That depends on which book you’re asking about. If it’s Alien Infection, Michael Brandon is patterned like myself in several ways. My last job in Medicine was as a Medical Technologist. Military experience, divorced, etc. But the main thing that stands out is the way he thinks, not trusting the government when men in suits carrying handguns sweep into the lab, collecting all the blood he’d just drawn from a patient in the ER, except a couple of tubes he always saved until the tests are done. He grabs those and runs, then realizes he is sick from accidentally sticking himself with a syringe of blood from the ER patient. He gets well then begins heading north when he runs across Mona, an ex-convict. He accidentally infects her then cares for her. They stick together while hiding from the Feds, but get into more and more trouble as they notice their bodies are changing from the alien infection. The Government doesn’t catch them but an alien finds them and asks for help. Don’t want to give the story away.

I believe my favorite books are the Aperture series and the characters in this continuing story of alternate Earths and an invasion of our world by a world government resembling the Nazis of Germany in WWII. The means of accessing alternate Earths is very original and that’s all I’ll say now about twins Jan and Jani Jenkins who lead Earth’s fight. I’ve read them myself many times. *** !! I can gauge how well I’ve written a book by the number of times I read them for pleasure after writing them.

What are you working on at the minute?

I’m concentrating on a sequel to Samantha’s Talent, which recently was the subject of my publisher’s promotion. Samantha’s Talent has sold thousands of copies in the ebook edition in the last 2 months. Samantha’s talent, which constantly gets her into trouble, is her ability to converse with animals, particularly the higher mammals. Eventually she and her family are protected by DARPA where its scientists think they may have a use for her talent that may affect the whole world. This one took a lot of research.

What genre are your books?

Ans: Mostly science fiction but also adventure, romance, humor and thrillers, along with a few humorous books about life on a Christmas tree farm.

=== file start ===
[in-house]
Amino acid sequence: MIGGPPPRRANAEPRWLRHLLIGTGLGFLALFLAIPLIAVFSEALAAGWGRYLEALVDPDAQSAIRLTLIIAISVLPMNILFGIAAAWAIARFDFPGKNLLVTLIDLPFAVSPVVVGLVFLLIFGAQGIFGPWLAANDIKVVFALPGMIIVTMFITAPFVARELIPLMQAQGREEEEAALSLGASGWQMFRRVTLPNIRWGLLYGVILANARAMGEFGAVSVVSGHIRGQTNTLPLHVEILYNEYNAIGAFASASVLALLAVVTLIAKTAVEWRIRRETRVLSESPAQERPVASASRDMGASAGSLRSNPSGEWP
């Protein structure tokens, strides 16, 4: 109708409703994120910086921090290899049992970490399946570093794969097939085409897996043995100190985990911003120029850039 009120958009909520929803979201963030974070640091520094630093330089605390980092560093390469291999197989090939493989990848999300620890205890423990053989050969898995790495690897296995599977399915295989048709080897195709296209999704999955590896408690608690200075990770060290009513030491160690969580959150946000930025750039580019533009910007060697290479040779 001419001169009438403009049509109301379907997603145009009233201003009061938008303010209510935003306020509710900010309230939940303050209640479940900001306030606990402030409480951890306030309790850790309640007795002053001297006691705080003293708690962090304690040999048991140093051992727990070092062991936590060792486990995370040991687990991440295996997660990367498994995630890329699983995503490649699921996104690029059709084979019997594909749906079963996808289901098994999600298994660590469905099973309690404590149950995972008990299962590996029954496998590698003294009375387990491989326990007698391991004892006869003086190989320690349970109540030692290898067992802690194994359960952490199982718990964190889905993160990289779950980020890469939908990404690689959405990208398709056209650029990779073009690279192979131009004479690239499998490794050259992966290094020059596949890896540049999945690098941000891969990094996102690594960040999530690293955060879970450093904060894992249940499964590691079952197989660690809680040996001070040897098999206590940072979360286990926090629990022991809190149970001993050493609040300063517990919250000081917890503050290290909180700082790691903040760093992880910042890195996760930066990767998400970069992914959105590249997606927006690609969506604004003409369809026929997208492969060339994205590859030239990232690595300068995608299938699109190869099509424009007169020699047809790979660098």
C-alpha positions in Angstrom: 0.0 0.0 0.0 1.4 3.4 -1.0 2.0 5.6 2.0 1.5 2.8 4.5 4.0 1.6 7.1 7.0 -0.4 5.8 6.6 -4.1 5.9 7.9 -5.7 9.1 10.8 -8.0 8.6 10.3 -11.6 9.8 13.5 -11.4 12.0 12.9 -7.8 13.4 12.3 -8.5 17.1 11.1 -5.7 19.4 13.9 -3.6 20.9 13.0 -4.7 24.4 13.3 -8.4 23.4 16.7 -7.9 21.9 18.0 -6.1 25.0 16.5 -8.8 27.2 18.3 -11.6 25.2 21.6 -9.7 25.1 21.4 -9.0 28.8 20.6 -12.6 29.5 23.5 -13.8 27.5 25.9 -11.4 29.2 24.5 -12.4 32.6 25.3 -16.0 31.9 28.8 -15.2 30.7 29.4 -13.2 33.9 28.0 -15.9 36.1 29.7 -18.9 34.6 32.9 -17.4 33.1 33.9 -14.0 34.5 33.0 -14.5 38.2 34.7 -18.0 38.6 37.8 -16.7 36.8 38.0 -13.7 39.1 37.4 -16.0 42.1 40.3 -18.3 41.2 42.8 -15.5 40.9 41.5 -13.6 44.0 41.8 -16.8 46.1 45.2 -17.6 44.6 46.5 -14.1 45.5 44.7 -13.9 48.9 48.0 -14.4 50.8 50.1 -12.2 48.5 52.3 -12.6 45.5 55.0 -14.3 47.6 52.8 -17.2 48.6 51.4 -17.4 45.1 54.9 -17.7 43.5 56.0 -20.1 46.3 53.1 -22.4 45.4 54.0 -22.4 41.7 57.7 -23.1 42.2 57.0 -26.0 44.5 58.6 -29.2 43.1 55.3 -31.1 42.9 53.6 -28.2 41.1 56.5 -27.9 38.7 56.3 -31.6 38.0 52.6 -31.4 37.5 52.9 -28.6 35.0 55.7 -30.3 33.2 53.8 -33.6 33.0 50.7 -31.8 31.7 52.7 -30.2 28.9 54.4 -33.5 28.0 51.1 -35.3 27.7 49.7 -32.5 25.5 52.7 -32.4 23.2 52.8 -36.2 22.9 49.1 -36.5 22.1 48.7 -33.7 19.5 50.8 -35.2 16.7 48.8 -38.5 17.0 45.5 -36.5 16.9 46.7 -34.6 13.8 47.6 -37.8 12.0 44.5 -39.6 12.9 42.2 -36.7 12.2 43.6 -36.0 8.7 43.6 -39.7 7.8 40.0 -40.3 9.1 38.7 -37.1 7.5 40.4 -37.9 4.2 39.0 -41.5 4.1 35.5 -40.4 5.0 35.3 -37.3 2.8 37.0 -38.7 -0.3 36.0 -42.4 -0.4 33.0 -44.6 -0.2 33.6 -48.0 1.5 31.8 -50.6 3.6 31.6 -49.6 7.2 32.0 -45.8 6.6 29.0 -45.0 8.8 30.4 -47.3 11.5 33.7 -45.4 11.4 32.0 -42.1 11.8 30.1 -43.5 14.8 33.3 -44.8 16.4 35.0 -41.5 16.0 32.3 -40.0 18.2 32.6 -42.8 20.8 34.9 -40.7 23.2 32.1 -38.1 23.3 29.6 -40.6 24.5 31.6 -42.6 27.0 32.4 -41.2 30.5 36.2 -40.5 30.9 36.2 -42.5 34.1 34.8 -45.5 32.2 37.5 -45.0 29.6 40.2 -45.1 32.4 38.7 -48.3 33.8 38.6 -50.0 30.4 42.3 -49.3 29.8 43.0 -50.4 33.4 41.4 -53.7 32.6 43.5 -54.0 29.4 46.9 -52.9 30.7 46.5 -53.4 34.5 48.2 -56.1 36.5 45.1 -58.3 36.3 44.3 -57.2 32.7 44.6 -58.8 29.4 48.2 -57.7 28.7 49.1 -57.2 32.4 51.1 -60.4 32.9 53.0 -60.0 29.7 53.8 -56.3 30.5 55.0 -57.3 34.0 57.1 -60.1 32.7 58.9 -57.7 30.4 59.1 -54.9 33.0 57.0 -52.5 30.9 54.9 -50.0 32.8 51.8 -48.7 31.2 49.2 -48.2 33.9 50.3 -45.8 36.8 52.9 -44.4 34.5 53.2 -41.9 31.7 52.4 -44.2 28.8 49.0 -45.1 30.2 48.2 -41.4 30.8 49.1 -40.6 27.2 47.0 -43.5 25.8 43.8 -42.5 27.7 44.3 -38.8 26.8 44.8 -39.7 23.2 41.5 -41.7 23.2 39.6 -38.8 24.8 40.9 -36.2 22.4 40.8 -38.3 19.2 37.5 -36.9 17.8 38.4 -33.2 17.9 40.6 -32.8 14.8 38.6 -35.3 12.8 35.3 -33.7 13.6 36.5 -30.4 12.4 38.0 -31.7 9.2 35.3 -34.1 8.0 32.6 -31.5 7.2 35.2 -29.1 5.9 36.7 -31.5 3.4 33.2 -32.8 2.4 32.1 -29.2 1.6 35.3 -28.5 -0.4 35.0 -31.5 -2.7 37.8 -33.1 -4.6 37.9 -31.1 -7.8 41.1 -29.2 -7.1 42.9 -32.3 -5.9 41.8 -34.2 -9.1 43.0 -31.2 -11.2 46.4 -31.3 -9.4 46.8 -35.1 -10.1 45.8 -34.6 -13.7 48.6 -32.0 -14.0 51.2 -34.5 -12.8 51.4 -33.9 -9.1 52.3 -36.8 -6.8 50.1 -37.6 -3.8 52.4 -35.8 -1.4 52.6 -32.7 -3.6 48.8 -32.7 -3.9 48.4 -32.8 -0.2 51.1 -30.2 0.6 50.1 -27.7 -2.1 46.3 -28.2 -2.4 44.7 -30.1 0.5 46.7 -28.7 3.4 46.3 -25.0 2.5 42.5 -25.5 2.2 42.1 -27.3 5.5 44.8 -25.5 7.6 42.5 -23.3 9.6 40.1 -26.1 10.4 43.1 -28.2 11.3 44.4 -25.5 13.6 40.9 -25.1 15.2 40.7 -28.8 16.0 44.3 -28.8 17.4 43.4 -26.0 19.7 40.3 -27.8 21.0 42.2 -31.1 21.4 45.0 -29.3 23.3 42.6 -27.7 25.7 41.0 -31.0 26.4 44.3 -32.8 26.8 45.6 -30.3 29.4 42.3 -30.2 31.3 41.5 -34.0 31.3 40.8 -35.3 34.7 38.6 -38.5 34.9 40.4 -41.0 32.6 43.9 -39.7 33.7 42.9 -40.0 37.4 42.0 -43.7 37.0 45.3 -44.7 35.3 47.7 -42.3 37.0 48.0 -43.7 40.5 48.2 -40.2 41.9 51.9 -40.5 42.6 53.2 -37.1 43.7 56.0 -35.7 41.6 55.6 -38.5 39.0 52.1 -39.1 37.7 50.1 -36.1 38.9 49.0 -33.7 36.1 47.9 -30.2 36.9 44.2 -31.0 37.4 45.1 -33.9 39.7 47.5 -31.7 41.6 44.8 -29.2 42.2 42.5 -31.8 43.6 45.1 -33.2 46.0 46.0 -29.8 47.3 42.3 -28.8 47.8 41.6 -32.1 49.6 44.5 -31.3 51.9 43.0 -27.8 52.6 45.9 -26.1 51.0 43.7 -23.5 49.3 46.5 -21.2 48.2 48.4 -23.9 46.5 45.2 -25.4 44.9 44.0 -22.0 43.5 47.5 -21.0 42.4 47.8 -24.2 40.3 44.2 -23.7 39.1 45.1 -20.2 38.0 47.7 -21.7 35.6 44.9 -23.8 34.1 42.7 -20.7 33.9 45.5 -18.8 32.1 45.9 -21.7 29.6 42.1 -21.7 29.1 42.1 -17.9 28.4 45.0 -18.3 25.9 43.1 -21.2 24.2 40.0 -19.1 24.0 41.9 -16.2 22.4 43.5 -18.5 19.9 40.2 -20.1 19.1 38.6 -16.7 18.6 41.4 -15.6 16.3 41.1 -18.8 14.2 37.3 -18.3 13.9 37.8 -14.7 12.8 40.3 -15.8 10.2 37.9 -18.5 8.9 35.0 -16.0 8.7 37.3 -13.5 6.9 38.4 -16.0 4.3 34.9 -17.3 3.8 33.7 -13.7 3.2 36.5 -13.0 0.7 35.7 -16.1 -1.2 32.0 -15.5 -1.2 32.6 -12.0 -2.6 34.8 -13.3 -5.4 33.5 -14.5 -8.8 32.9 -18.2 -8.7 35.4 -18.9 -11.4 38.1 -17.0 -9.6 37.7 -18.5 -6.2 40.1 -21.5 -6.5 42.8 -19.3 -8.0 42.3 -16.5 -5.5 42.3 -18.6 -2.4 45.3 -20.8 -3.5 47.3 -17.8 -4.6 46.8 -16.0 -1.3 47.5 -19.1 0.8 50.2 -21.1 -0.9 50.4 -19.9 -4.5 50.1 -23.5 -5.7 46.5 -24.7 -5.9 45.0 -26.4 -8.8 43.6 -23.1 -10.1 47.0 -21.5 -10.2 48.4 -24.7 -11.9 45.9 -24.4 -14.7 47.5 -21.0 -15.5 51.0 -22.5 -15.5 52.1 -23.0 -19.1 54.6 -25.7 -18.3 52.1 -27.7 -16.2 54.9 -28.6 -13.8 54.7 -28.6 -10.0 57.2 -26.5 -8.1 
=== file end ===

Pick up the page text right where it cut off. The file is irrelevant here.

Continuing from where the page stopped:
What draws you to this genre?

I’ve always had an active imagination and once I began reading science fiction that genre gave my imagination to room to roam. More so than any other genre. Being hooked at an early age by Heinlein’s young adult books as well. He didn‘t write down to young adults. I have every book Heinlein has ever written and practically have them memorized.

Which actor/actress would you like to see playing the lead character from your most recent book?

I haven’t got the slightest idea since I don’t watch movies. I’d much rather read.

How much research do you do?

It depends on the genre and the particular book. For some, such as The Afterlife Cabals, which I am self-publishing, it took a moderate amount of research. Samantha’s Talent took a lot. I got a chuckle out of an Amazon customer’s review of The Melanin Apocalypse, which I had done a considerable amount of scientific research on, who stated that the science was stupid or words to that effect, when I had put in a lot of time to make it correct.

Have you written any other novels in collaboration with other writers?

Yes, but none of them have done very well except Human By Choice and the other books in the series where I collaborated with Travis Taylor and Stephanie Osborn.

Why did you do decide to collaborate and did that affect your sales?

Other than Human by Choice, I didn’t particularly like the book I was writing and wanted someone else to finish it. Also other than Human by Choice  it didn’t help sales and probably hurt. I won’t go into details but one of the worst mistakes I made in collaboration was with The Sex Gates. I shouldn’t have tried to find a collaborator but this was early in my career and I made a LOT of mistakes.

When did you decide to become a writer?

I’ve always liked to write, but writing for money didn’t begin until my early fifties when computers became widely available and cheap enough for us. I wrote a number of books on a Tandy 1000.

Why do you write?

Cooks cook, hunters hunt, Preachers preach. I think it’s something either born in you or is precipitated by something at an early age. Like my wife, Betty says, some people are born readers and real readers re-read good stuff.

What made you decide to sit down and actually start something?

As I said, I’ve always liked to write and actually began writing fiction at 12 years old.

Do you write full-time or part-time?

Since retiring, full time, other than helping Betty around the house and other chores we kind of split up.

Do you have a special time to write or how is your day structured?

No particular time. Just when I feel like it.

Do you aim for a set amount of words/pages per day?

No.

Do you write on a typewriter, computer, dictate or longhand?

I may make notes while at my easy chair but write on a computer. I tried dictating but didn’t like it. There’s something about a keyboard that gets the juices rolling.

Where do your ideas come from?